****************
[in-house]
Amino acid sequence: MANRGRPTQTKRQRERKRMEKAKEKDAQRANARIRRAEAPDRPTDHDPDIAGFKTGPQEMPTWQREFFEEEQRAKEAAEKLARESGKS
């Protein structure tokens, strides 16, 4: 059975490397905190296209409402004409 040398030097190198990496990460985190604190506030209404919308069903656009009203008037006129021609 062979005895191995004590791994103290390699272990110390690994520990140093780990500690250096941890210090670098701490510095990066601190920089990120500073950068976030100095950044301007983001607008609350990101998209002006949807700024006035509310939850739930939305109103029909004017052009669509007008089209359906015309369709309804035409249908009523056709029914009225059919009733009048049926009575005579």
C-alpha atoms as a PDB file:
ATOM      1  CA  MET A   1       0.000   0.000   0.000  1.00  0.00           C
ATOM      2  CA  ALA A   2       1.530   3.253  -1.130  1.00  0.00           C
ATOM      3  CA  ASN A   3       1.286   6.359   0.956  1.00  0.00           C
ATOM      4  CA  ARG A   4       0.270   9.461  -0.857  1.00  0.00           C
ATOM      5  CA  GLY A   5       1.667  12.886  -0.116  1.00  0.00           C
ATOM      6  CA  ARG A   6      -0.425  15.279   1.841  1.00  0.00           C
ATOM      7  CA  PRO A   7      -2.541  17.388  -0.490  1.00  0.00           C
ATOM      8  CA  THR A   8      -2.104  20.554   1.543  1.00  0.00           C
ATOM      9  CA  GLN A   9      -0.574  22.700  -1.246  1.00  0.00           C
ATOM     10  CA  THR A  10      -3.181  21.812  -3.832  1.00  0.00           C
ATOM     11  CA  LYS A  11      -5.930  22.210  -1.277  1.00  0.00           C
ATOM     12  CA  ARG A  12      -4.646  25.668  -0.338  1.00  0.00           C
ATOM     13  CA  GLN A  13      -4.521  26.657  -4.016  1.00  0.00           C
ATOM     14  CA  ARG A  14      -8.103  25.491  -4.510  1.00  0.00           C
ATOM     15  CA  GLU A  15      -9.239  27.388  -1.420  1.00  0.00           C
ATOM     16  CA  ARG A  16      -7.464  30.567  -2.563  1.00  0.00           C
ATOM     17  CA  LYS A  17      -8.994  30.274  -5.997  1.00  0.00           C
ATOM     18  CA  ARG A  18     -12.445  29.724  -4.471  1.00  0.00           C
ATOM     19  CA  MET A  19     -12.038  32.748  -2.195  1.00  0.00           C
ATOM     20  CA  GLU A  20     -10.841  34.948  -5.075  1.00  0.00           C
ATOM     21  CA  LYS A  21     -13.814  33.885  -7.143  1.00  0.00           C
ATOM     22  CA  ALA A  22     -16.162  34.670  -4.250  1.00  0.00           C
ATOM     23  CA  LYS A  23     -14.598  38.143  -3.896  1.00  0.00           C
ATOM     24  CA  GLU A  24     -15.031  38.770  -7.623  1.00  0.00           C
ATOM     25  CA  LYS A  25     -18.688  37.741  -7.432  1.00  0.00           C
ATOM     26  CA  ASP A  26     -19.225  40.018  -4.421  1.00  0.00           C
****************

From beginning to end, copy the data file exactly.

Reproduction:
[in-house]
Amino acid sequence: MANRGRPTQTKRQRERKRMEKAKEKDAQRANARIRRAEAPDRPTDHDPDIAGFKTGPQEMPTWQREFFEEEQRAKEAAEKLARESGKS
């Protein structure tokens, strides 16, 4: 059975490397905190296209409402004409 040398030097190198990496990460985190604190506030209404919308069903656009009203008037006129021609 062979005895191995004590791994103290390699272990110390690994520990140093780990500690250096941890210090670098701490510095990066601190920089990120500073950068976030100095950044301007983001607008609350990101998209002006949807700024006035509310939850739930939305109103029909004017052009669509007008089209359906015309369709309804035409249908009523056709029914009225059919009733009048049926009575005579």
C-alpha atoms as a PDB file:
ATOM      1  CA  MET A   1       0.000   0.000   0.000  1.00  0.00           C
ATOM      2  CA  ALA A   2       1.530   3.253  -1.130  1.00  0.00           C
ATOM      3  CA  ASN A   3       1.286   6.359   0.956  1.00  0.00           C
ATOM      4  CA  ARG A   4       0.270   9.461  -0.857  1.00  0.00           C
ATOM      5  CA  GLY A   5       1.667  12.886  -0.116  1.00  0.00           C
ATOM      6  CA  ARG A   6      -0.425  15.279   1.841  1.00  0.00           C
ATOM      7  CA  PRO A   7      -2.541  17.388  -0.490  1.00  0.00           C
ATOM      8  CA  THR A   8      -2.104  20.554   1.543  1.00  0.00           C
ATOM      9  CA  GLN A   9      -0.574  22.700  -1.246  1.00  0.00           C
ATOM     10  CA  THR A  10      -3.181  21.812  -3.832  1.00  0.00           C
ATOM     11  CA  LYS A  11      -5.930  22.210  -1.277  1.00  0.00           C
ATOM     12  CA  ARG A  12      -4.646  25.668  -0.338  1.00  0.00           C
ATOM     13  CA  GLN A  13      -4.521  26.657  -4.016  1.00  0.00           C
ATOM     14  CA  ARG A  14      -8.103  25.491  -4.510  1.00  0.00           C
ATOM     15  CA  GLU A  15      -9.239  27.388  -1.420  1.00  0.00           C
ATOM     16  CA  ARG A  16      -7.464  30.567  -2.563  1.00  0.00           C
ATOM     17  CA  LYS A  17      -8.994  30.274  -5.997  1.00  0.00           C
ATOM     18  CA  ARG A  18     -12.445  29.724  -4.471  1.00  0.00           C
ATOM     19  CA  MET A  19     -12.038  32.748  -2.195  1.00  0.00           C
ATOM     20  CA  GLU A  20     -10.841  34.948  -5.075  1.00  0.00           C
ATOM     21  CA  LYS A  21     -13.814  33.885  -7.143  1.00  0.00           C
ATOM     22  CA  ALA A  22     -16.162  34.670  -4.250  1.00  0.00           C
ATOM     23  CA  LYS A  23     -14.598  38.143  -3.896  1.00  0.00           C
ATOM     24  CA  GLU A  24     -15.031  38.770  -7.623  1.00  0.00           C
ATOM     25  CA  LYS A  25     -18.688  37.741  -7.432  1.00  0.00           C
ATOM     26  CA  ASP A  26     -19.225  40.018  -4.421  1.00  0.00           C